Mohammed Yusuf v. Jefferson Sessions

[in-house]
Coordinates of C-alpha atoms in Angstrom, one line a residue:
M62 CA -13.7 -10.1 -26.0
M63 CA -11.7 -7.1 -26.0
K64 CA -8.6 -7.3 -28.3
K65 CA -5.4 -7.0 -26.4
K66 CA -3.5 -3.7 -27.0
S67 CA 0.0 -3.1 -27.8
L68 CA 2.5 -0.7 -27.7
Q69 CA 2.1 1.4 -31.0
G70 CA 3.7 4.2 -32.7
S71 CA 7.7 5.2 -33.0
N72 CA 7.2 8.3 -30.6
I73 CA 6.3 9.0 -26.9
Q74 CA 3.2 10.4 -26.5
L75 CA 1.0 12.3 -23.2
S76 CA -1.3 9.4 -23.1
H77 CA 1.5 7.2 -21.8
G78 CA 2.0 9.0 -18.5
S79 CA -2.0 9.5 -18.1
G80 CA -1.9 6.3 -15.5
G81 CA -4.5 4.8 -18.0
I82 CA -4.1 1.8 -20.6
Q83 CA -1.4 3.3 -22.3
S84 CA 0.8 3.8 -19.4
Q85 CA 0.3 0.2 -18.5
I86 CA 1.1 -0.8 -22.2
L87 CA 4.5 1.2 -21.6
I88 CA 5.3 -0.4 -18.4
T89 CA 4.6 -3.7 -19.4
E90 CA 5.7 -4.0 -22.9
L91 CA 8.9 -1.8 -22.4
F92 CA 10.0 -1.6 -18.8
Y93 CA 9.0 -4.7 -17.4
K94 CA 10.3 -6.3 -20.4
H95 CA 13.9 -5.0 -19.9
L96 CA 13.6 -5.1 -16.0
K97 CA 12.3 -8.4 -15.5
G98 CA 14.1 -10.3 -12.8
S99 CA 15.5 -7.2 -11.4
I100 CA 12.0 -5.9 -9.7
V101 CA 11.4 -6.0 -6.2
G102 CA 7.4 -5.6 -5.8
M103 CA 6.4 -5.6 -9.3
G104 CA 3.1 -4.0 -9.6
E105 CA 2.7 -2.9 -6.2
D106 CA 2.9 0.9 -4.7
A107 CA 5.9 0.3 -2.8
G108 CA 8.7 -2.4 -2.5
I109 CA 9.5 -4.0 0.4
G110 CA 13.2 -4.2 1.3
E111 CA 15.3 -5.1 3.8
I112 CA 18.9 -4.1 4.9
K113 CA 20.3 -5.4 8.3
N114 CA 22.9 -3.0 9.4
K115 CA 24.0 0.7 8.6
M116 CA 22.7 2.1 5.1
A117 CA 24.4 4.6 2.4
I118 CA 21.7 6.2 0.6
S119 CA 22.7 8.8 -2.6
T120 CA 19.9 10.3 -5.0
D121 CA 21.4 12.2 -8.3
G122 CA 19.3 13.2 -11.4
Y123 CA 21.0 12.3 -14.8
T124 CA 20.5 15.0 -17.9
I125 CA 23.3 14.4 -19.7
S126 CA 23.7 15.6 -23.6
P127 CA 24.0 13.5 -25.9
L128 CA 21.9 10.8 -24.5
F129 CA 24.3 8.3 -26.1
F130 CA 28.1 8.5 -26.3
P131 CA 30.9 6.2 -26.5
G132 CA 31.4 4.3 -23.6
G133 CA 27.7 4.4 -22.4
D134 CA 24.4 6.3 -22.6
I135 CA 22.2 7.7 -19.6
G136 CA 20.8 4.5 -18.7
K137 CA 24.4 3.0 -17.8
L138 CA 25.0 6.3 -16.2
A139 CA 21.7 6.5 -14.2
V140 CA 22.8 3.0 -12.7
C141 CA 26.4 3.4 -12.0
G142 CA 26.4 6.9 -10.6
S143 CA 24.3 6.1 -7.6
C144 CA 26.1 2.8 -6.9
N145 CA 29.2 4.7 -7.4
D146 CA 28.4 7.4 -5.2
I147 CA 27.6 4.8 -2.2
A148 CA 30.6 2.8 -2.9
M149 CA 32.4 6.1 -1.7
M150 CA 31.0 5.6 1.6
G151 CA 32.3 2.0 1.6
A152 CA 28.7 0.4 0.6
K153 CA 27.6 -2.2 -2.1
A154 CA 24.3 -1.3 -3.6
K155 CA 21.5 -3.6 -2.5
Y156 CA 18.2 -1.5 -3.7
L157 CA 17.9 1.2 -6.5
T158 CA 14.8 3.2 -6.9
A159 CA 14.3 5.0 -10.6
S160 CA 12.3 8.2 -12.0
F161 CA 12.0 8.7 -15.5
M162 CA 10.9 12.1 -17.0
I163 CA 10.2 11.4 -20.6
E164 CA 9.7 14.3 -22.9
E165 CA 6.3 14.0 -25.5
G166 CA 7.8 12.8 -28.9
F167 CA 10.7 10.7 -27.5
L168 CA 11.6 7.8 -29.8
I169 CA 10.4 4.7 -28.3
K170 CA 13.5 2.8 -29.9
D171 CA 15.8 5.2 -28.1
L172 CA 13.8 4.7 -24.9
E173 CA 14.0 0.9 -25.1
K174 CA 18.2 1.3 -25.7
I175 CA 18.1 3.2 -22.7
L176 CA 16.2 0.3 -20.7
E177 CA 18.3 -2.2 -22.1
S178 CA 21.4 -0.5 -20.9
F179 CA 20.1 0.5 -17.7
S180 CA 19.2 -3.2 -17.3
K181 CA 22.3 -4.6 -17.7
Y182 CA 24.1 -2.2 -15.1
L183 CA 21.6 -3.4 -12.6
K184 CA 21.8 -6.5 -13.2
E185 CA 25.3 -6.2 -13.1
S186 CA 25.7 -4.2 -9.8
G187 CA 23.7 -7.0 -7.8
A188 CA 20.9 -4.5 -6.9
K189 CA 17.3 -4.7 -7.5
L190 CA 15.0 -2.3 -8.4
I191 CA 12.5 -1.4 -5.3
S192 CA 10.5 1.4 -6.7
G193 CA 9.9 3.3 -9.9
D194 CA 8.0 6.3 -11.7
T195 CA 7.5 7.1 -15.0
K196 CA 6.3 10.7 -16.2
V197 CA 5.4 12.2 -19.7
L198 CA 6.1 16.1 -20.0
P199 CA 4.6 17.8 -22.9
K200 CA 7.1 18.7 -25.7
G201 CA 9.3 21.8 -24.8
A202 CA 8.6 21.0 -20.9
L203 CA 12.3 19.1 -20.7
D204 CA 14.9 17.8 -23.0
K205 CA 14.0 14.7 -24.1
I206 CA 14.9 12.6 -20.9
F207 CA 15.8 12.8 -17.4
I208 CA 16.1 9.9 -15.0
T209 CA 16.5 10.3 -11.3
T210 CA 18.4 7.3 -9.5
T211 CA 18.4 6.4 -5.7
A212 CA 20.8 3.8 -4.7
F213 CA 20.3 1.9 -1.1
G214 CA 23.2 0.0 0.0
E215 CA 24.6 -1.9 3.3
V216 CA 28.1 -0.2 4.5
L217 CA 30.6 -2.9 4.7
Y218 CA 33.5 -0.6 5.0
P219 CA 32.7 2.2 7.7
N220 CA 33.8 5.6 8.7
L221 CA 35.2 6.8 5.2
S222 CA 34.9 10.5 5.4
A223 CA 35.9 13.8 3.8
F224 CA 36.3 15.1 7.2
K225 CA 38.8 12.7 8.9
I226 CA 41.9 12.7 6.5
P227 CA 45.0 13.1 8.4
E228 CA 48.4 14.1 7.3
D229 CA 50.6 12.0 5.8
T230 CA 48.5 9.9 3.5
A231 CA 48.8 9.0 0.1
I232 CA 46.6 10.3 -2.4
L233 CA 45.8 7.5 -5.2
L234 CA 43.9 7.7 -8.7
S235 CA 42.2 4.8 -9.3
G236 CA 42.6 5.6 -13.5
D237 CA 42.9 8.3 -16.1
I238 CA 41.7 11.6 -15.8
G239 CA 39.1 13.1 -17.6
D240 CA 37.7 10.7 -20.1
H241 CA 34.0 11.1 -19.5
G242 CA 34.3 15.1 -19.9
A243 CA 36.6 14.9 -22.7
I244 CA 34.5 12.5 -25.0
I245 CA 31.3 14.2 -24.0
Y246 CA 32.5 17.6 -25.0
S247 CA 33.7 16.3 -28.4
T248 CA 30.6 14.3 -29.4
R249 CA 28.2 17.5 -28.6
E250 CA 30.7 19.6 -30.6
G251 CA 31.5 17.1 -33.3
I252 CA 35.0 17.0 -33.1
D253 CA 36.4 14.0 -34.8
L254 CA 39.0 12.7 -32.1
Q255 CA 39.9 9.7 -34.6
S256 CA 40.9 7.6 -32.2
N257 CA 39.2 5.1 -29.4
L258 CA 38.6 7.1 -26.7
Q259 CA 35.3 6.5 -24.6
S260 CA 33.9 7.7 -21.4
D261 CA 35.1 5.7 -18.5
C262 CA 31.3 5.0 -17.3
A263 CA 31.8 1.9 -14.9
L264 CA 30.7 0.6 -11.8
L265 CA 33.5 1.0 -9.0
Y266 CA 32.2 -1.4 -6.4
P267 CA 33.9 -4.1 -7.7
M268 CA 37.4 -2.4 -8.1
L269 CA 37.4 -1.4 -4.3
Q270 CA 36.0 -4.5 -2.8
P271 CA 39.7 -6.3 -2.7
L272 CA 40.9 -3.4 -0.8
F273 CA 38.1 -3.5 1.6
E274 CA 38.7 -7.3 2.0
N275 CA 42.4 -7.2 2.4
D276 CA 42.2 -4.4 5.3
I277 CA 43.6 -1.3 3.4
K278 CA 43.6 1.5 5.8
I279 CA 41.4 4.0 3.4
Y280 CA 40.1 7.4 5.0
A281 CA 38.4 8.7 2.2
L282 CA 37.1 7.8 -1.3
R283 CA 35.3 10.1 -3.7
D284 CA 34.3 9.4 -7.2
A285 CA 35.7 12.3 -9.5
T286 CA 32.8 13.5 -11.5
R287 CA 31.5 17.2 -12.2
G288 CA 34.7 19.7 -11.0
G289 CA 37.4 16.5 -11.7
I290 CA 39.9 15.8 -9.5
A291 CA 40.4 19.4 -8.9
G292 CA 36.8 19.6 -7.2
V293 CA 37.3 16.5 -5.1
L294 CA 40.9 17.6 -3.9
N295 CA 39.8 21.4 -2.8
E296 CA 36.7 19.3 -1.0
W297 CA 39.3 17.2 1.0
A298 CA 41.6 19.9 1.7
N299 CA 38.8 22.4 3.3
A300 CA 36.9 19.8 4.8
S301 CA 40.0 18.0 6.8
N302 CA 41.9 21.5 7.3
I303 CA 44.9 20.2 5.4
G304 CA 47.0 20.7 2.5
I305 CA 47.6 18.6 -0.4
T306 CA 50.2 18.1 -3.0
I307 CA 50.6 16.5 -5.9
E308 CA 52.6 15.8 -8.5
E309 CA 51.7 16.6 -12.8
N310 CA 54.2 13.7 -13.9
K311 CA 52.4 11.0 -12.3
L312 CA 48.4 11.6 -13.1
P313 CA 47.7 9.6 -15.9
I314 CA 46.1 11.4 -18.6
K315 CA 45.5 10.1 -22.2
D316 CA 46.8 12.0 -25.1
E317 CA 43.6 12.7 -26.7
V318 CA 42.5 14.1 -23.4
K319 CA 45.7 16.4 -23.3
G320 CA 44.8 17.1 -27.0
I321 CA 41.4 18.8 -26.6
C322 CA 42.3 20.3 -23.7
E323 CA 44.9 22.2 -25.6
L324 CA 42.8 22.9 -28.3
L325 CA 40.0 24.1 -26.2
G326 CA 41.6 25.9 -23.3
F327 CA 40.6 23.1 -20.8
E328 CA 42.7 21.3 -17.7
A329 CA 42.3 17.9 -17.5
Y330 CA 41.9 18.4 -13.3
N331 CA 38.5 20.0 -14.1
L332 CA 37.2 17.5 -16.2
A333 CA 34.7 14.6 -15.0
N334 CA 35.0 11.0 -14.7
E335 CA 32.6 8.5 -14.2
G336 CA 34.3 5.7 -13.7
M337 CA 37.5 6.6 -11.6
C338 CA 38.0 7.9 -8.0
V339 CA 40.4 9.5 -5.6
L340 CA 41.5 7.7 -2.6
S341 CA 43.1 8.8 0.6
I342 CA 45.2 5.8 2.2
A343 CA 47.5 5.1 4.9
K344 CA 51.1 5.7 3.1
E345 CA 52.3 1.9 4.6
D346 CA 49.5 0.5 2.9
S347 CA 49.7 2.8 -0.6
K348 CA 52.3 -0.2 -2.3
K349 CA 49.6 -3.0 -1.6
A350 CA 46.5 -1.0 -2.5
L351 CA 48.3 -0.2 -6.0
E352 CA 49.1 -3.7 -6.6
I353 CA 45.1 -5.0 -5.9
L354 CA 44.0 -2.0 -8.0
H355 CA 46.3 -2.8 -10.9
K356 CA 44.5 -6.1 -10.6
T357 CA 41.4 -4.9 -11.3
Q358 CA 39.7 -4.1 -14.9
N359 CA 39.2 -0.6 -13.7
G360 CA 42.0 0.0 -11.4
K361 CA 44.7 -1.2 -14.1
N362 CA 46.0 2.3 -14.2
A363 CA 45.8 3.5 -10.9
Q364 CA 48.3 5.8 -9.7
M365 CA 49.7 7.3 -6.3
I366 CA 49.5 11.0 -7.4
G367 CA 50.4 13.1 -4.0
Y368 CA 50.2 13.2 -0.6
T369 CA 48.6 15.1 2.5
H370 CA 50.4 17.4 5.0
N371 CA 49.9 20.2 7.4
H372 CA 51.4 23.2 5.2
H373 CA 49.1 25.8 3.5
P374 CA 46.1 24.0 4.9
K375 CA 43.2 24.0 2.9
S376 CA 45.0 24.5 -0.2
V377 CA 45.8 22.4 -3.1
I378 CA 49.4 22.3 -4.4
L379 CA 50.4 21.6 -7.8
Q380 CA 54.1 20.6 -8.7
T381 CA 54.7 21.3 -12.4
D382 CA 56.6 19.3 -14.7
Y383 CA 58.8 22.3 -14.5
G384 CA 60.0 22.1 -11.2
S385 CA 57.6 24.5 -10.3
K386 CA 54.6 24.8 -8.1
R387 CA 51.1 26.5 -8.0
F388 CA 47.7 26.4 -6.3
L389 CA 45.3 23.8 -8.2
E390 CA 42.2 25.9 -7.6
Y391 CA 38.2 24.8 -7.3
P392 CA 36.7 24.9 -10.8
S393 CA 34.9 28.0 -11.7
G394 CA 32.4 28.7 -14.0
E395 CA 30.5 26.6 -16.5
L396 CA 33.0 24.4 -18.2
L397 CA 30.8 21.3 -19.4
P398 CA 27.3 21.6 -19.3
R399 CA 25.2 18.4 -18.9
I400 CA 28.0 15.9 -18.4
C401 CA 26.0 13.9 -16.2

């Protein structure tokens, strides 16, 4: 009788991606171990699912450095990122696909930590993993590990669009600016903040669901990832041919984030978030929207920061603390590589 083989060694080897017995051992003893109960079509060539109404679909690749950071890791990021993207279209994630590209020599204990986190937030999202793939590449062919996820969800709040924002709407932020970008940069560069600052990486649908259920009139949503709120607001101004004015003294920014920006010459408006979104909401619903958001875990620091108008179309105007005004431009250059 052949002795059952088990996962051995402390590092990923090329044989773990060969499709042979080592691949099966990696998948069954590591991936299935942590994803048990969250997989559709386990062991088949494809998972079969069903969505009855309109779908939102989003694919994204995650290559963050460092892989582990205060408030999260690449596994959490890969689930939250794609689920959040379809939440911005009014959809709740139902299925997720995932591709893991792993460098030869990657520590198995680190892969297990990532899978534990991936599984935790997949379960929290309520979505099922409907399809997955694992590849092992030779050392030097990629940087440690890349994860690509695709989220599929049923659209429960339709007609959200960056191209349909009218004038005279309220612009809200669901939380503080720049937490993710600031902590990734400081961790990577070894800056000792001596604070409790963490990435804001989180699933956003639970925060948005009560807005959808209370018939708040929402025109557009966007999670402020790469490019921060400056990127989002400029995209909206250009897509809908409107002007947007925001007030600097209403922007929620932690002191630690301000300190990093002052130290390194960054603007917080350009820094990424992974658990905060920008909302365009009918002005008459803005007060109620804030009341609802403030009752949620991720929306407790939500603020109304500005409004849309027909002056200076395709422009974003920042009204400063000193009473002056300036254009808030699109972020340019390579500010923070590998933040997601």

NOT FOR PUBLICATION FILED UNITED STATES COURT OF APPEALS APR 25 2018 MOLLY C. DWYER, CLERK U.S. COURT OF APPEALS FOR THE NINTH CIRCUIT MOHAMMED ABDI YUSUF, No. 15-70423 Petitioner, Agency No. A077-232-444 v. MEMORANDUM* JEFFERSON B. SESSIONS III, Attorney General, Respondent. On Petition for Review of an Order of the Board of Immigration Appeals Argued and Submitted February 12, 2018 Pasadena, California Before: McKEOWN and WARDLAW, Circuit Judges, and QUIST,** District Judge. Mohammed Abdi Yusuf petitions for review of the Board of Immigration Appeals’ (“BIA”) decision finding him ineligible for asylum, withholding of removal, and Convention Against Torture (“CAT”) relief. We have jurisdiction * This disposition is not appropriate for publication and is not precedent except as provided by Ninth Circuit Rule 36-3. ** The Honorable Gordon J. Quist, United States District Judge for the Western District of Michigan, sitting by designation. pursuant to 8 U.S.C. § 1252(a)(1). We grant the petition for review and remand to the BIA for further proceedings. “Where, as here, the BIA adopts the IJ’s decision while adding some of its own reasoning, we review both decisions.” Lopez-Cardona v. Holder, 662 F.3d 1110, 1111 (9th Cir. 2011). “We review petitions for review of the BIA’s determination that a petitioner does not qualify for asylum or withholding of removal under the highly deferential ‘substantial evidence’ standard.” Zetino v. Holder, 622 F.3d 1007, 1012 (9th Cir. 2010). To establish an asylum claim based on past persecution, an asylum-seeker must provide evidence of “(1) an incident, or incidents, that rise to the level of persecution; (2) that is on account of one of the statutorily-protected grounds; and (3) is committed by the government or forces the government is either unable or unwilling to control.” Lopez v. Ashcroft, 366 F.3d 799, 802–03 (9th Cir. 2004) (quoting Chand v. INS, 222 F.3d 1066, 1073 (9th Cir. 2000)). The BIA determined that Yusuf had not established past persecution on the basis of a protected ground. We disagree. Record evidence compels the conclusion that Yusuf suffered past persecution on the basis of his political opinion.1 1 Because this case is not subject to the REAL ID Act, see Pub. L. No. 103-13, 119 Stat. 231 (2005), § 101(h)(2), Yusuf’s testimony, which the IJ found credible, “is sufficient to establish the facts testified without the need for any corroboration.” 2 First, the conduct to which Yusuf was subjected by the Geri sub-clan chief— that is, the bazooka attack on his home, which was intended to kill him and which did kill his mother and brother—undoubtedly rises to the level of persecution. Attempted murder constitutes persecution because “attempts to murder are a form of physical harm. We have determined that such assaults threatening life itself constitute persecution.” Lopez, 366 F.3d at 803; see also Madrigal v. Holder, 716 F.3d 499, 504 (9th Cir. 2013).2 Second, the evidence compels the conclusion that the Geri chief’s persecution of Yusuf was on account of the political opinion Yusuf verbally expressed to the chief when he refused ...

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